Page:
February 2023 LIP of the Month

Deccan’s emplacement mechanism revealed from magnetic fabrics and dimension scaling of Narmada-Satpura-Tapi dyke swarm

Ayanangshu Das1,2, Garima Shukla1, Jyotirmoy Mallik1*

1Geodynamics and Petroleum Geology Lab, Department of Earth and Environmental Sciences, Indian Institute of Science Education and Research Bhopal, Madhya Pradesh, India

2 presently at: Basin and Crustal Deformation Research Laboratory, Pusan National University, South Korea

* Corresponding author: jmallik@iiserb.ac.in

E-mail addresses: ayanangshudas073@gmail.com (A.Das), garima19@iiserb.ac.in (G. Shukla)

Extracted from:

  1. Das, A., Mallik, J., Banerjee, S., 2021. Characterization of the magma flow direction in the Nandurbar-Dhule Deccan dyke swarm inferred from magnetic fabric analysis. Phys. Earth Planet. Inter. 319, 106782. https://doi.org/10.1016/j.pepi.2021.106782
  2. Shukla, G., Mallik, J., Mondal, P., 2022. Dimension-scaling relationships of Pachmarhi dyke swarm and their implications on Deccan magma emplacement. Tectonophysics 843. https://doi.org/10.1016/j.tecto.2022.229602


The Deccan Volcanic Province (DVP) of India (Fig. 1a), an archetype of continental flood basalt (CFB) province, played a phenomenal role in shaping the geodynamics of the Indian plate. CFB provinces commonly contain one or more discreet swarms of linear ridges formed by parallel, radiating or circumferentially oriented magmatic dykes (Ernst, 2014; Buchan and Ernst, 2019, 2021). Such dyke networks often act as feeders partially or entirely to the CFB (e.g., Elliot and Fleming, 2004; Walker, 1999) and manifest the prevalent stress conditions during their emplacement. The DVP is associated with three such mega  dyke swarms, namely, the Narmada–Satpura-Tapi (NST) dyke swarm (E-W trending), the West Coast (WC) dyke swarm (N-S trending) and the (randomly oriented) Nasik–Pune (NP) dyke swarm, ( Deshmukh and Sehgal, 1988; Bondre et al., 2006; Fig. 1a). Nandurbar-Dhule (ND) dykes and Pachmarhi dykes mark the western and eastern parts of the NST dykes, respectively. The ND dykes swarm (~ 210 dykes) intrudes the highly weathered Deccan flood basalts whereas the Pachmarhi dykes intrude sedimentary rocks of Gondwana succession (consisting of sandstone, mudstone, boulders and shale).

Fig. 1. a) Map of the Deccan Volcanic Province (DVP) with major tectonic features such as Cambay, Narmada and Tapi rift systems, West Coast fault etc.  (Modified after Bhattacharjee et al., 2004; Ray et al., 2007). The field area i.e., Dhule-Nandurbar Deccan (DND) dyke swarm and Pachmarhi swarm, part of larger Narmada-Satpura-Tapi dyke swarm, is highlighted with red square.  Dyke orientation from each of the dyke swarms are shown. b) Scenarios for the emplacement of the DVP as a direct or indirect result of the impingement of the Réunion mantle plume head on the lithosphere: emplacement of the DVP directly from a subcrustal igneous layer (scenario 1 in blue; Singh et al., 2014), from shallow feeder chambers below the (scenario 2 in green and scenario 3 in purple; Mittal & Richards, 2021).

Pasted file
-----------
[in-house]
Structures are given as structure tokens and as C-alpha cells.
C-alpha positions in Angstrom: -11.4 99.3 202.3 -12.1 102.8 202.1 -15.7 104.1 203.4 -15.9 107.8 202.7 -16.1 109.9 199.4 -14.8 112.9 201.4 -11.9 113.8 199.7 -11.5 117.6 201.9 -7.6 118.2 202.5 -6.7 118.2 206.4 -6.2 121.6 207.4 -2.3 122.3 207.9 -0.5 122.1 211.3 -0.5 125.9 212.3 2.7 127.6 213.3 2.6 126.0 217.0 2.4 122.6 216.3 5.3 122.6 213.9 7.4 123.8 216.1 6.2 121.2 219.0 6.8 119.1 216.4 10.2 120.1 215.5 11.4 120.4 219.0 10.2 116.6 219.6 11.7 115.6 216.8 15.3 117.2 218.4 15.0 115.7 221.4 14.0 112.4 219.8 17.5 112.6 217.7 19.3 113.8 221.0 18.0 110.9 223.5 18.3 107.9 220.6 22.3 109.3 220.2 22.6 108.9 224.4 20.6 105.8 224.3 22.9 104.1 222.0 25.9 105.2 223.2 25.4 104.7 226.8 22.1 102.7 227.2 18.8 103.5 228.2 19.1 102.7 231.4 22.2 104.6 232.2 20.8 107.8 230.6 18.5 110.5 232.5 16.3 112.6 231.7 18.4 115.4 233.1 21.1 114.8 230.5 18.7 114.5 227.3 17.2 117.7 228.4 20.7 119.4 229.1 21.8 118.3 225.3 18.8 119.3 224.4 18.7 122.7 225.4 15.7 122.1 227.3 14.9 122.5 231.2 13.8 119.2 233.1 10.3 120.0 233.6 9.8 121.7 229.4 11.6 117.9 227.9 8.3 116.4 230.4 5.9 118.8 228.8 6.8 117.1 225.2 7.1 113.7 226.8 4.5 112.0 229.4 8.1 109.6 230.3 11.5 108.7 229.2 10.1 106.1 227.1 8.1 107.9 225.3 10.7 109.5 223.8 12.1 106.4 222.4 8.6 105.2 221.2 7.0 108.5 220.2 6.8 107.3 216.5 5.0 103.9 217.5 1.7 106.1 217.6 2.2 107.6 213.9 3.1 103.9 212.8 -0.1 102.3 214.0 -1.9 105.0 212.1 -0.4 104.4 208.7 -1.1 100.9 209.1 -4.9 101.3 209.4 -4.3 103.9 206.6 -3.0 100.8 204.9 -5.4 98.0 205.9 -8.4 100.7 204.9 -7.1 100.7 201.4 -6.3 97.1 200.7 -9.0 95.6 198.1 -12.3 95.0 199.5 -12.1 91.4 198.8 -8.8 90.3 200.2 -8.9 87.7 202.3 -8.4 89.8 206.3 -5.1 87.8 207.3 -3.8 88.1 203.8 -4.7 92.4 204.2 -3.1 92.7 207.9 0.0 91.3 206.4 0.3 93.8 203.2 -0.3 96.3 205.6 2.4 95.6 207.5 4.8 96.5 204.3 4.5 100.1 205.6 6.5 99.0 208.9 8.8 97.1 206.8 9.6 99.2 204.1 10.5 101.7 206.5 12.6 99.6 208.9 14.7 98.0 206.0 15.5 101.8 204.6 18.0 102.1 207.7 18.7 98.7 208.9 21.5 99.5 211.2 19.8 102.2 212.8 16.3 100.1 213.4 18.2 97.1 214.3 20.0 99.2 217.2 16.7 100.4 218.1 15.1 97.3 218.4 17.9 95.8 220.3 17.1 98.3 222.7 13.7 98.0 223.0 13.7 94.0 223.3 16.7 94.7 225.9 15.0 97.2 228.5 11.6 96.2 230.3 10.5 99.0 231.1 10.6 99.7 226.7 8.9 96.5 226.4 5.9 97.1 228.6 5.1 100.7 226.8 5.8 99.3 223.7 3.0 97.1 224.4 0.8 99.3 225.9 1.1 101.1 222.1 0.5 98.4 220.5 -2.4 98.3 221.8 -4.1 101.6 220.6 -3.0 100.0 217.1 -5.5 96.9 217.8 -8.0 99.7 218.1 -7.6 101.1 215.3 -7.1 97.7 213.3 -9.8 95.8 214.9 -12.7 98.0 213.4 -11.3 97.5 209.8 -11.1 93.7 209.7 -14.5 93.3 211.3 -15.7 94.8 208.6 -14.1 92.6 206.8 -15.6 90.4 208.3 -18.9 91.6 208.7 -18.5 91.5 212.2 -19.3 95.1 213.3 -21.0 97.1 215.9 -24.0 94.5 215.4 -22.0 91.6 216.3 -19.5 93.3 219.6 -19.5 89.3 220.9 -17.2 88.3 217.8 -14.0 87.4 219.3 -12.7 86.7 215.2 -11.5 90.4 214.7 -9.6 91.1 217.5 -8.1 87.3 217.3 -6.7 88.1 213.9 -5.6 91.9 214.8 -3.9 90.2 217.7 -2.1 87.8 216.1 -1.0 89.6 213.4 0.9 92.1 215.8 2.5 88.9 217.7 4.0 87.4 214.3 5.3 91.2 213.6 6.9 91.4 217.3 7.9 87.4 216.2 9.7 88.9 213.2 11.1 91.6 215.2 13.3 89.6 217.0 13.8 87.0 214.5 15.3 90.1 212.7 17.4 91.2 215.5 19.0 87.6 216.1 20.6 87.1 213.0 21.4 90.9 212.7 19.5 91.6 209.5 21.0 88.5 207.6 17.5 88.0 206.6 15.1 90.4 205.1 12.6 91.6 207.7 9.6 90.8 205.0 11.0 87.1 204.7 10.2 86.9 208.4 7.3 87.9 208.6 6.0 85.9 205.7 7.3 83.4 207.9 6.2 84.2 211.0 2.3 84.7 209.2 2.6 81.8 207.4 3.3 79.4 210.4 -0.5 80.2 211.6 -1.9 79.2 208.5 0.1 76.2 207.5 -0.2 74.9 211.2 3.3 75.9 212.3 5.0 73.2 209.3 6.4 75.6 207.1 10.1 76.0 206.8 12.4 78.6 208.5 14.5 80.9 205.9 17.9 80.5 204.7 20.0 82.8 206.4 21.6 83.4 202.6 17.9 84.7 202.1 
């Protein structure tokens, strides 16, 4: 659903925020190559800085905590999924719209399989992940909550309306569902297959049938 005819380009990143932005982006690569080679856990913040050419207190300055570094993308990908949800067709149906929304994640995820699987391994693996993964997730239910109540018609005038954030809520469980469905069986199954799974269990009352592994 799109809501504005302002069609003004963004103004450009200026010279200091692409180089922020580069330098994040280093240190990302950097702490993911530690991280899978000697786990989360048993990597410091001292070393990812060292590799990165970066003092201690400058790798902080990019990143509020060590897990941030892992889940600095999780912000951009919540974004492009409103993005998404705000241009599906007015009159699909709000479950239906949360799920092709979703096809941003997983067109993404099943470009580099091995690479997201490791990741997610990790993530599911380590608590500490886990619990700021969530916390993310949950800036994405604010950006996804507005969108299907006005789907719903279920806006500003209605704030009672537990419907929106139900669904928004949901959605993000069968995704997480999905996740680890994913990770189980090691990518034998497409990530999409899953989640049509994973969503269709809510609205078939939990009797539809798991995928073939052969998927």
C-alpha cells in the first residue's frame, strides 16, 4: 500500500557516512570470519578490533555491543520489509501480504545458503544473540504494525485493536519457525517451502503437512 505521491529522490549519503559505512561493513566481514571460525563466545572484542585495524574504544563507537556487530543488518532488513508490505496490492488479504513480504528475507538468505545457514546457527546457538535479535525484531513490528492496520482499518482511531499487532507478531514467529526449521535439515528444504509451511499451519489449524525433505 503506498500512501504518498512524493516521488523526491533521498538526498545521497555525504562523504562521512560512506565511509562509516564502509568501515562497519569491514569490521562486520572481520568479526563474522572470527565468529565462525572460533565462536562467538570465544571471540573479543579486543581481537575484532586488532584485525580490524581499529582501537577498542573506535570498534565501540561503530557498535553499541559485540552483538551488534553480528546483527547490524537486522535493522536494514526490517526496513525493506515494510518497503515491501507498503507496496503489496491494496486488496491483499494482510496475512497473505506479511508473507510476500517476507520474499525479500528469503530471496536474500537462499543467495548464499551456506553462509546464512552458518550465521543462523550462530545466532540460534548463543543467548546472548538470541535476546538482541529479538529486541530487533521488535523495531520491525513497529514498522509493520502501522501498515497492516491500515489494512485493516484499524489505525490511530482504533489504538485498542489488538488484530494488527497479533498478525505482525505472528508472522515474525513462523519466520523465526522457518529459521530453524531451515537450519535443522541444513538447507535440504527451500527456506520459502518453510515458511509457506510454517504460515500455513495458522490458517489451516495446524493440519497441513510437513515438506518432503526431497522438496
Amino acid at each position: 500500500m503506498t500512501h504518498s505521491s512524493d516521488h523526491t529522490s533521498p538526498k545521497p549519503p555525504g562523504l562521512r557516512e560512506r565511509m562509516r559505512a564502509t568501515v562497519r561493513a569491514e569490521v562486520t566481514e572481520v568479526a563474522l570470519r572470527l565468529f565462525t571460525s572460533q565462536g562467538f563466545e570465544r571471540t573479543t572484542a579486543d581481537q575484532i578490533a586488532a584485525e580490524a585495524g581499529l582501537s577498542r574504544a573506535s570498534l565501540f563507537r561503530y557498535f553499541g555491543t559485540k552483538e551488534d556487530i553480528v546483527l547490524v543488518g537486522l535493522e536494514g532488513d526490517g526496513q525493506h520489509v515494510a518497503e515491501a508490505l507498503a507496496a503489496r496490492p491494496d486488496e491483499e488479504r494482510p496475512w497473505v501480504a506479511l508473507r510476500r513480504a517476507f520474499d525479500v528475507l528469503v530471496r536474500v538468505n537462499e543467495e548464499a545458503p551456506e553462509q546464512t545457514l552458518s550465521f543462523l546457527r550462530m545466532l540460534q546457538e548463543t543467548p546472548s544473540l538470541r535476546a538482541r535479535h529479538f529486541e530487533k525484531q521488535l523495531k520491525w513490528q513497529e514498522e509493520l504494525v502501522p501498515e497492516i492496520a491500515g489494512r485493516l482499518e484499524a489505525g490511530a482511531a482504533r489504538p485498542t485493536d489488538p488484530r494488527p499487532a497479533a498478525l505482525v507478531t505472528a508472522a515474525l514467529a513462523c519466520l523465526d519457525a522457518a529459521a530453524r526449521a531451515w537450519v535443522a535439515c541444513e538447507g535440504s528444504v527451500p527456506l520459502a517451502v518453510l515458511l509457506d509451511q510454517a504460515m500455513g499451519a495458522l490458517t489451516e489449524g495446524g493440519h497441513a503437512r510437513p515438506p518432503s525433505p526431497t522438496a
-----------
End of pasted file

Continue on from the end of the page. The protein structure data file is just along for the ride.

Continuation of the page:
Generally, magma upwells from the plume head or underplated magma chambers to the surface through pre-existing or coeval fractures formed by tectonic extension (e.g., Acocella et al., 2003; Valentine and Krogh, 2006). Such fracture systems of magma conduits often preserve themselves as dyke and/or sills (e.g., Martin et al., 2019; Mathieu et al., 2008; Putirka, 2017 and references therein). In terms of geodynamics, it has long been thought that CFB eruptions are fed by a deep, medium to large (105–106 km3) magma reservoir which is the Réunion plume in the case of DVP (scenario 1 from Fig. 1b; Black and Manga, 2017).  However, many recent workers ( Bhattecharji et al., 2004; Ray et al., 2007; Singh et al., 2014; Mittal and Richards, 2021) proposed that CFB eruptions may have been fed by several interconnected small-medium (102–103 km3) magma reservoirs within the crust (scenarios 2–3 from Fig. 1b).  In large radiating dyke swarms, the magma is generally thought to be fed via lateral injection from the plume centre region (e.g. Ernst and Baragar 1992; Baragar et al. 1996; Hastie et al. 2014; Ernst et al. 2019), and this might even apply in some rift related swarms such as the Okavanga swarm of the Karoo LIP (Hastie et al. 2014). Our recent two publications (Das et al.,2021 and Shukla et al., 2022) contribute further to the debate around the emplacement mechanism of Deccan volcanism. In Das et al., 2021a, we have demonstrated with the aid of magnetic fabric, that flow directions remain largely vertical in case of ND dyke swarm which is typically observed in case of emplacement from shallow magma chambers. In Shukla et al., 2022, we have calculated the depth of the magma chambers from the aspect ratios of the dykes and again concluded largely shallow emplacement.